Alehagen, U., Alexander, J. & Aaseth, J. (2016). Supplementation with Selenium and Coenzyme Q10 Reduces Cardiovascular Mortality in Elderly with Low Selenium Status. A Secondary Analysis of a Randomised Clinical Trial. PLoS ONE, 11(7), Article ID e0157541.
Open this publication in new window or tab >>Supplementation with Selenium and Coenzyme Q10 Reduces Cardiovascular Mortality in Elderly with Low Selenium Status. A Secondary Analysis of a Randomised Clinical Trial
2016 (English)In: PLoS ONE, ISSN 1932-6203, E-ISSN 1932-6203, Vol. 11, no 7, article id e0157541Article in journal (Refereed) Published
Abstract [en]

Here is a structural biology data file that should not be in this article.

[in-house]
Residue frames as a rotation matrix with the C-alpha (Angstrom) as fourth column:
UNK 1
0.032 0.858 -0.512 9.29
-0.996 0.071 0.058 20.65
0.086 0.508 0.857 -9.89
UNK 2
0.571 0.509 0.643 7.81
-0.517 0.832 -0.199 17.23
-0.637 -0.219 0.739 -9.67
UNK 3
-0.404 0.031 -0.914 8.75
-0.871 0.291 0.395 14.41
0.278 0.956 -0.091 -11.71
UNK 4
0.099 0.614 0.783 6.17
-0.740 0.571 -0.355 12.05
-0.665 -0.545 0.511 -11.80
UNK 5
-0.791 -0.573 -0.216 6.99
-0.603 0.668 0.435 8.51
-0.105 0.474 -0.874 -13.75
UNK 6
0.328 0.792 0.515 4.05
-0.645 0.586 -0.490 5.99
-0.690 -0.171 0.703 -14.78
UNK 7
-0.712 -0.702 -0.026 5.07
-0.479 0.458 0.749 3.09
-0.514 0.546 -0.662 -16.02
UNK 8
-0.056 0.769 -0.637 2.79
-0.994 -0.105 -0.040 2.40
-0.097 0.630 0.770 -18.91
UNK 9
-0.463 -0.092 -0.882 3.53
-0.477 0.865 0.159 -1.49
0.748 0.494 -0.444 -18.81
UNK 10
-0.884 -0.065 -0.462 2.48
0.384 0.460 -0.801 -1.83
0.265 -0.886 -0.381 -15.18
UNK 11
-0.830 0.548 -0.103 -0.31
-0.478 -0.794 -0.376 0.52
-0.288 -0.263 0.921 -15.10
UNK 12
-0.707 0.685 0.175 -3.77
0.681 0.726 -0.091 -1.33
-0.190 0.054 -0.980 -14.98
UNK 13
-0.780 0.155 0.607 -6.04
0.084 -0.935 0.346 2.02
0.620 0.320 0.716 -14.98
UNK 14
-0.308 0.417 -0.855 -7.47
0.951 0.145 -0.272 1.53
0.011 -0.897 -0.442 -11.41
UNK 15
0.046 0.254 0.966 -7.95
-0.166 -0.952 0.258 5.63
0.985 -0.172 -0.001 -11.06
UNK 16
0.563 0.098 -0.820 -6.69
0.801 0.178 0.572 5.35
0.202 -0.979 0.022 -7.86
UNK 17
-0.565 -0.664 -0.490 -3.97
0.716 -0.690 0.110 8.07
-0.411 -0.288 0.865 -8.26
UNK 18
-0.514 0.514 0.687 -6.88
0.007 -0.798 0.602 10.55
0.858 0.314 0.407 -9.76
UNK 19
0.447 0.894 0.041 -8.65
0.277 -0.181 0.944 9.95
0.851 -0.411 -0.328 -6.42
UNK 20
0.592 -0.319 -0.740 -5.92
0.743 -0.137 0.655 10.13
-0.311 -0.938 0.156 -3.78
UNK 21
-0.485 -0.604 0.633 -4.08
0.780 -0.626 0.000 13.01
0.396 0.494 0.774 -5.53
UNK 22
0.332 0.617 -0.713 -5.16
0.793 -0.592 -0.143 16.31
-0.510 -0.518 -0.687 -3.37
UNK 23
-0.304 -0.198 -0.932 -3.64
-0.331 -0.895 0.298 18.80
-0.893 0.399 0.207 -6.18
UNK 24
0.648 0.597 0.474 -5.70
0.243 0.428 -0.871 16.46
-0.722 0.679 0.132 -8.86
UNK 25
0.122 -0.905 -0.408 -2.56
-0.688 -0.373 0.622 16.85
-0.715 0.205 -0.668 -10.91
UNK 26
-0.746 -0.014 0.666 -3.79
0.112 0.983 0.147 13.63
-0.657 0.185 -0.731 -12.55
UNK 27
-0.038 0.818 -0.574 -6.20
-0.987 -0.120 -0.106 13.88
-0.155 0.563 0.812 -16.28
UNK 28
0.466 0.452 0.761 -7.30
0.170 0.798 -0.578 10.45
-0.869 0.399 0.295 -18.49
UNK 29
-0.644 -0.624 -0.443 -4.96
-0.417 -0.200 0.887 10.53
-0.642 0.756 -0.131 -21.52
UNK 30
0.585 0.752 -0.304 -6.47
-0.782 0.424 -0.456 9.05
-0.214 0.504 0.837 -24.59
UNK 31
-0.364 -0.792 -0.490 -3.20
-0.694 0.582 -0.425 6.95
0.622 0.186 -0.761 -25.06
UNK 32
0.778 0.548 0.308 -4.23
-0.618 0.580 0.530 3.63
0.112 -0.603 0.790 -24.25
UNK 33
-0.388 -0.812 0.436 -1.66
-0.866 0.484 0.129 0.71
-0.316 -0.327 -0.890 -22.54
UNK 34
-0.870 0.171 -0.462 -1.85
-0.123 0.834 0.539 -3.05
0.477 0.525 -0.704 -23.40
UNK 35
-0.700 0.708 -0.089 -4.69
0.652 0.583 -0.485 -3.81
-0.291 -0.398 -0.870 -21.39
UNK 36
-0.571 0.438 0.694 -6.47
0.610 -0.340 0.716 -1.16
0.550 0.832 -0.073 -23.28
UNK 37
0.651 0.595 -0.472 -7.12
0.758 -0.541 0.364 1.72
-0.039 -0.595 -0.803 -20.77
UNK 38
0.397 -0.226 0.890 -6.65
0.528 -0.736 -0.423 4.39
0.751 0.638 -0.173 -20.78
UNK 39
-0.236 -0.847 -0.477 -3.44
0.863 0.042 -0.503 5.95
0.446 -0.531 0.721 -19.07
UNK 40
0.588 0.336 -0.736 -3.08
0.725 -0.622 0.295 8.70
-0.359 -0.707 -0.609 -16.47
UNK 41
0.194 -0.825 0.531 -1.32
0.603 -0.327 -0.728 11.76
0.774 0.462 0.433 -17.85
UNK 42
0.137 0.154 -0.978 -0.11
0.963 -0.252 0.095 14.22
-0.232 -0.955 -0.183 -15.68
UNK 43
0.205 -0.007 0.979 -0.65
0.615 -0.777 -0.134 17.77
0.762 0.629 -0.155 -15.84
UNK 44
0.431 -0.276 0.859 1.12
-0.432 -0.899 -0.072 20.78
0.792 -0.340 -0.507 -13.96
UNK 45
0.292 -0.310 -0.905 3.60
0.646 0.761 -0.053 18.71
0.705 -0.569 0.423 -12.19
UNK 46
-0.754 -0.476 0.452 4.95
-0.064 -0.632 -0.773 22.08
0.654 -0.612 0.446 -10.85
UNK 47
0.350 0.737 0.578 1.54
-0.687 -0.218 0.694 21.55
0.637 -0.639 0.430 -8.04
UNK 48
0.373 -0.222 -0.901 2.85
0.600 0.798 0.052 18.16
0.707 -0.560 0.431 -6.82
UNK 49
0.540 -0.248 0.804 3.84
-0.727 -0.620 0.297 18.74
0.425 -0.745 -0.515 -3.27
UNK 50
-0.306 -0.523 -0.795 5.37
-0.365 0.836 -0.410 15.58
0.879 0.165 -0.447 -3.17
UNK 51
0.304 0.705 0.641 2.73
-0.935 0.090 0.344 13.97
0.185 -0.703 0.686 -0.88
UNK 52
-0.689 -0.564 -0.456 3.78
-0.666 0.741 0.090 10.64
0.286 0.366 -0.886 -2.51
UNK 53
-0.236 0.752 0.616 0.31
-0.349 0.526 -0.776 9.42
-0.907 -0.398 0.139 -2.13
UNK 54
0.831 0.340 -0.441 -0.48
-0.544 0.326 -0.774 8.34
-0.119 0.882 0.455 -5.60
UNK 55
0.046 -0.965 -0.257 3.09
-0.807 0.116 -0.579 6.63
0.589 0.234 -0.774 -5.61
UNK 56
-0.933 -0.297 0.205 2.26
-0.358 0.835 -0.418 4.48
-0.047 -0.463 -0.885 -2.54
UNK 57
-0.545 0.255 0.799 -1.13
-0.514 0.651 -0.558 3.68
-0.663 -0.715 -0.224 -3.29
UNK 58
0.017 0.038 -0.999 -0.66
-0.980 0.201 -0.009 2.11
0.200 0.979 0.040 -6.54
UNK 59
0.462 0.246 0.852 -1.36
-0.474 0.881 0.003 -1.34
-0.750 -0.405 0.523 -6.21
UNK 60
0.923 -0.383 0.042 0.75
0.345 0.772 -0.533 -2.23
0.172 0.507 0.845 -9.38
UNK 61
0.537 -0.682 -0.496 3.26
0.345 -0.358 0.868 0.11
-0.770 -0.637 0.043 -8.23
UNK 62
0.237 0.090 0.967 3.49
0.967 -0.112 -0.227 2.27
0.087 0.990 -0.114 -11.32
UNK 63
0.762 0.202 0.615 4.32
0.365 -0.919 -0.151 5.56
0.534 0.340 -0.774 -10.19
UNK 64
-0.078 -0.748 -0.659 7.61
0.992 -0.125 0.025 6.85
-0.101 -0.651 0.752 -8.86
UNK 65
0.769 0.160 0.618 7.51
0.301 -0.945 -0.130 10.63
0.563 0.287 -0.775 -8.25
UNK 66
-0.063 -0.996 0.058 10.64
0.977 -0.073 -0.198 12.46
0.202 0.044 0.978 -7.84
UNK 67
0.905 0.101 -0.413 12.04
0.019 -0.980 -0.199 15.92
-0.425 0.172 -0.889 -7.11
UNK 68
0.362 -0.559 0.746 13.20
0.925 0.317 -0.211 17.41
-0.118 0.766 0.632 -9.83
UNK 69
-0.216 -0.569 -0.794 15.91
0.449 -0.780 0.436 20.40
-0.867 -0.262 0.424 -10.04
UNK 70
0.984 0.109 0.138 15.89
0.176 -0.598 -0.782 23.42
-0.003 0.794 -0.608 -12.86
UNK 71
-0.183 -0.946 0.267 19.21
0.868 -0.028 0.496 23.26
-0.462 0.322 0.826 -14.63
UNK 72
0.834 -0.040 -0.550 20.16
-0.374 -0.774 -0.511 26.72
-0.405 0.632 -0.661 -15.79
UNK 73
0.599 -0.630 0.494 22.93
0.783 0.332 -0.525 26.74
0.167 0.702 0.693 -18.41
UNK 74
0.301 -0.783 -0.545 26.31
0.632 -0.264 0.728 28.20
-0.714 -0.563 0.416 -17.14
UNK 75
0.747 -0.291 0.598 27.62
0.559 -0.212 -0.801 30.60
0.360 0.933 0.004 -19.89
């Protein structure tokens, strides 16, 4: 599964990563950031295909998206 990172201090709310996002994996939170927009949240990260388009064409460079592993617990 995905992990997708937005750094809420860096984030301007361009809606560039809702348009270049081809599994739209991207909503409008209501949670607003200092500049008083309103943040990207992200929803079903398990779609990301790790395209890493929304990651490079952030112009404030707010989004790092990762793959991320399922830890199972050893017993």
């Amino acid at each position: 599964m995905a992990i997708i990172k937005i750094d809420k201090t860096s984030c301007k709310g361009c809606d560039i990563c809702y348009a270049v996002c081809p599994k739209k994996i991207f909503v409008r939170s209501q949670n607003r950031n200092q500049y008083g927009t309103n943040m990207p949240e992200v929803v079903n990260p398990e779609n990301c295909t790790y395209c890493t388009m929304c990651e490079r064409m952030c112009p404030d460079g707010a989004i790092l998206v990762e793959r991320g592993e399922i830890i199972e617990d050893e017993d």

Background Selenium is needed by all living cells in order to ensure the optimal function of several enzyme systems. However, the selenium content in the soil in Europe is generally low. Previous reports indicate that a dietary supplement of selenium could reduce cardiovascular disease but mainly in populations in low selenium areas. The objective of this secondary analysis of a previous randomised double-blind placebo-controlled trial from our group was to determine whether the effects on cardiovascular mortality of supplementation with a fixed dose of selenium and coenzyme Q10 combined during a four-year intervention were dependent on the basal level of selenium. Methods In 668 healthy elderly individuals from a municipality in Sweden, serum selenium concentration was measured. Of these, 219 individuals received daily supplementation with selenium (200 mu g Se as selenized yeast) and coenzyme Q10 (200 mg) combined for four years. The remaining participants (n = 449) received either placebo (n = 222) or no treatment (n = 227). All cardiovascular mortality was registered. No participant was lost during a median follow-up of 5.2 years. Based on death certificates and autopsy results, all mortality was registered. Findings The mean serum selenium concentration among participants at baseline was low, 67.1 mu g/L. Based on the distribution of selenium concentration at baseline, the supplemented group was divided into three groups; amp;lt;65 mu g/L, 65-85 mu g/L, and amp;gt;85 mu g/L (45 and 90 percentiles) and the remaining participants were distributed accordingly. Among the non-treated participants, lower cardiovascular mortality was found in the high selenium group as compared with the low selenium group (13.0% vs. 24.1%; P = 0.04). In the group with the lowest selenium basal concentration, those receiving placebo or no supplementation had a mortality of 24.1%, while mortality was 12.1% in the group receiving the active substance, which was an absolute risk reduction of 12%. In the middle selenium concentration group a mortality of 14.0% in the non-treated group, and 6.0% in the actively treated group could be demonstrated; thus, there was an absolute risk reduction of 8.0%. In the group with a serum concentration of amp;gt;85 mu g/L, a cardiovascular mortality of 17.5% in the non-treated group, and 13.0% in the actively treated group was observed. No significant risk reduction by supplementation could thus be found in this group. Conclusions In this evaluation of healthy elderly Swedish municipality members, two important results could be reported. Firstly, a low mean serum selenium concentration, 67 mu g/L, was found among the participants, and the cardiovascular mortality was higher in the subgroup with the lower selenium concentrations amp;lt; 65 mu g/L in comparison with those having a selenium concentration amp;gt; 85 mu g/L. Secondly, supplementation was cardio-protective in those with a low selenium concentration, amp;lt;= 85 at inclusion. In those with serum seleniumamp;gt; 85 mu g/L and no apparent deficiency, there was no effect of supplementation. This is a small study, but it presents interesting data, and more research on the impact of lower selenium intake than recommended is therefore warranted.